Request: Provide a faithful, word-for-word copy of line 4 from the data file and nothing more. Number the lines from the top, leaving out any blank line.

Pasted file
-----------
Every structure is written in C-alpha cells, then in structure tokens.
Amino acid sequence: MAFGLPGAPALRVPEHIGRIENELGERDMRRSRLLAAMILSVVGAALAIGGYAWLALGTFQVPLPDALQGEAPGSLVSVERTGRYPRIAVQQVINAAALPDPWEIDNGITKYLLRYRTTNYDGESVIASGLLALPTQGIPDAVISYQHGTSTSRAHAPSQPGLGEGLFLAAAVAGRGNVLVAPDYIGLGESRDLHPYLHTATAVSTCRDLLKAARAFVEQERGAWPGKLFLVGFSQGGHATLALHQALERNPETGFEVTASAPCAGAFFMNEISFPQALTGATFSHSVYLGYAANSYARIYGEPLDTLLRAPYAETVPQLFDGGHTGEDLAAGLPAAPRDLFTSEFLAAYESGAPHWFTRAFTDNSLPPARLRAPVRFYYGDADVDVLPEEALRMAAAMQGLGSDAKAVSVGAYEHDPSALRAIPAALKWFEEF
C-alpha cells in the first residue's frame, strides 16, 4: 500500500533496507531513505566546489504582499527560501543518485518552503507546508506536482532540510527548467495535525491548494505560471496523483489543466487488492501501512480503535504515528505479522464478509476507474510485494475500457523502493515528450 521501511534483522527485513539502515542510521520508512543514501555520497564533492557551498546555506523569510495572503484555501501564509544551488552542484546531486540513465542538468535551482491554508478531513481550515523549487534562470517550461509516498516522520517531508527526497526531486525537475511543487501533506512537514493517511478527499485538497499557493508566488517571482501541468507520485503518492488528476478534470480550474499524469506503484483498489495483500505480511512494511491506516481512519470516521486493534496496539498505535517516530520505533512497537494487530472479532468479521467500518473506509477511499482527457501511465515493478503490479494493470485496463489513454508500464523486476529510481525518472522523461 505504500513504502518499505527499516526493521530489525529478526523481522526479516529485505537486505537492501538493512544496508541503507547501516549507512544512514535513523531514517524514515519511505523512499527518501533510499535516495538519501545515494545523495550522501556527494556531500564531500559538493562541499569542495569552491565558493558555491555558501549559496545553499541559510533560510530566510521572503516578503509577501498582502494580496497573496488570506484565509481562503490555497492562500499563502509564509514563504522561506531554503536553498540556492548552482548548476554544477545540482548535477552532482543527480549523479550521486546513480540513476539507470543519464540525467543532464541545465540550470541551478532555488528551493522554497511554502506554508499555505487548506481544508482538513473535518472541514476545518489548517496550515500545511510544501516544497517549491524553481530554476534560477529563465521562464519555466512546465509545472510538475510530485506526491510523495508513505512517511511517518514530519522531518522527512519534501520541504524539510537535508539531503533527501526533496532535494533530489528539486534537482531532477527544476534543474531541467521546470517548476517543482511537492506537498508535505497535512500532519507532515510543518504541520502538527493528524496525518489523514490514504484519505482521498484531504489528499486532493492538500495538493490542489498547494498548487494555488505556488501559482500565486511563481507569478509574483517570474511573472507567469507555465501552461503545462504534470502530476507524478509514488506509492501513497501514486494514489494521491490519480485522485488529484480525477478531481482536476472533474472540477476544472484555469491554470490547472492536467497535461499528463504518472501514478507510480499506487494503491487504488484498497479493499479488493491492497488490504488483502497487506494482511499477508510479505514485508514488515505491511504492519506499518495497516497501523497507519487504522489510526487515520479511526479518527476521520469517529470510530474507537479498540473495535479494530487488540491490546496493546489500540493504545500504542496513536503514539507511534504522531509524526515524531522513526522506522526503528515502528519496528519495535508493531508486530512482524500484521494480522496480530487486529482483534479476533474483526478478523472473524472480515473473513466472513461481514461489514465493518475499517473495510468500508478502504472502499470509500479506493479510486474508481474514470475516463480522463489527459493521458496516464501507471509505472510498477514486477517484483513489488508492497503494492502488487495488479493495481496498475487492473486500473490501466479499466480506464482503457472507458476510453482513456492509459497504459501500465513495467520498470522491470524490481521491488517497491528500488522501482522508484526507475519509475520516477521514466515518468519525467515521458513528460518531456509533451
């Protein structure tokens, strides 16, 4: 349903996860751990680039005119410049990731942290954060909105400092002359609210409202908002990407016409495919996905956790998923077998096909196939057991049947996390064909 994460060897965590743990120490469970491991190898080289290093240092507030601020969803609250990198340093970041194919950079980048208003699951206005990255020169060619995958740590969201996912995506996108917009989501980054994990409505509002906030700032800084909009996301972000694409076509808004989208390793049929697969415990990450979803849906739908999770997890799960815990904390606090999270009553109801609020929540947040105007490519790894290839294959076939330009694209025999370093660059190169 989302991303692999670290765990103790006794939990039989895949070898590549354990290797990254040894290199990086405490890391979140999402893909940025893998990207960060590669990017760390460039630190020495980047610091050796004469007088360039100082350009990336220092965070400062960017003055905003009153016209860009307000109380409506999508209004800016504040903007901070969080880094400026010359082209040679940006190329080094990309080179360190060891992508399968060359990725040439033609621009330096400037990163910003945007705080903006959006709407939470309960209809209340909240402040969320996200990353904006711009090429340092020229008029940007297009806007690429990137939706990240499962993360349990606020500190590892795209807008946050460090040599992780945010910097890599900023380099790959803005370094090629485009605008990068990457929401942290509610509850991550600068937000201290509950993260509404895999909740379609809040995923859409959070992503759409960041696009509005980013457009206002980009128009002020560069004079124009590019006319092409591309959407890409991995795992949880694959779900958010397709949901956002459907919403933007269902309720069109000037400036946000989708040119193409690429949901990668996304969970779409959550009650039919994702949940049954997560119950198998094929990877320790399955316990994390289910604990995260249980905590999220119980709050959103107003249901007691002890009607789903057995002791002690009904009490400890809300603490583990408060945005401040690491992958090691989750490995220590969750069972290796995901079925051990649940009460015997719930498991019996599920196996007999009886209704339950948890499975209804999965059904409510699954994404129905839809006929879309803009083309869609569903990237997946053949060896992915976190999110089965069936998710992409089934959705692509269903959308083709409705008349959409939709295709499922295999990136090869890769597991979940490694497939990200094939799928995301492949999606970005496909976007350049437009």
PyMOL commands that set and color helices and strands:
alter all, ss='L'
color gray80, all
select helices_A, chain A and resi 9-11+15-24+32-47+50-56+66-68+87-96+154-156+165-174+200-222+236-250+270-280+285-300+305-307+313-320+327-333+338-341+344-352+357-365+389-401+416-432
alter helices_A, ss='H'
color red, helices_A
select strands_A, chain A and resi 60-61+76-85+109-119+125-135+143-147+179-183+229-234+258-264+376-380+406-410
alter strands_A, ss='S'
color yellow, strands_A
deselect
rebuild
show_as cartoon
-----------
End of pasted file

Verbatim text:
């Protein structure tokens, strides 16, 4: 349903996860751990680039005119410049990731942290954060909105400092002359609210409202908002990407016409495919996905956790998923077998096909196939057991049947996390064909 994460060897965590743990120490469970491991190898080289290093240092507030601020969803609250990198340093970041194919950079980048208003699951206005990255020169060619995958740590969201996912995506996108917009989501980054994990409505509002906030700032800084909009996301972000694409076509808004989208390793049929697969415990990450979803849906739908999770997890799960815990904390606090999270009553109801609020929540947040105007490519790894290839294959076939330009694209025999370093660059190169 989302991303692999670290765990103790006794939990039989895949070898590549354990290797990254040894290199990086405490890391979140999402893909940025893998990207960060590669990017760390460039630190020495980047610091050796004469007088360039100082350009990336220092965070400062960017003055905003009153016209860009307000109380409506999508209004800016504040903007901070969080880094400026010359082209040679940006190329080094990309080179360190060891992508399968060359990725040439033609621009330096400037990163910003945007705080903006959006709407939470309960209809209340909240402040969320996200990353904006711009090429340092020229008029940007297009806007690429990137939706990240499962993360349990606020500190590892795209807008946050460090040599992780945010910097890599900023380099790959803005370094090629485009605008990068990457929401942290509610509850991550600068937000201290509950993260509404895999909740379609809040995923859409959070992503759409960041696009509005980013457009206002980009128009002020560069004079124009590019006319092409591309959407890409991995795992949880694959779900958010397709949901956002459907919403933007269902309720069109000037400036946000989708040119193409690429949901990668996304969970779409959550009650039919994702949940049954997560119950198998094929990877320790399955316990994390289910604990995260249980905590999220119980709050959103107003249901007691002890009607789903057995002791002690009904009490400890809300603490583990408060945005401040690491992958090691989750490995220590969750069972290796995901079925051990649940009460015997719930498991019996599920196996007999009886209704339950948890499975209804999965059904409510699954994404129905839809006929879309803009083309869609569903990237997946053949060896992915976190999110089965069936998710992409089934959705692509269903959308083709409705008349959409939709295709499922295999990136090869890769597991979940490694497939990200094939799928995301492949999606970005496909976007350049437009």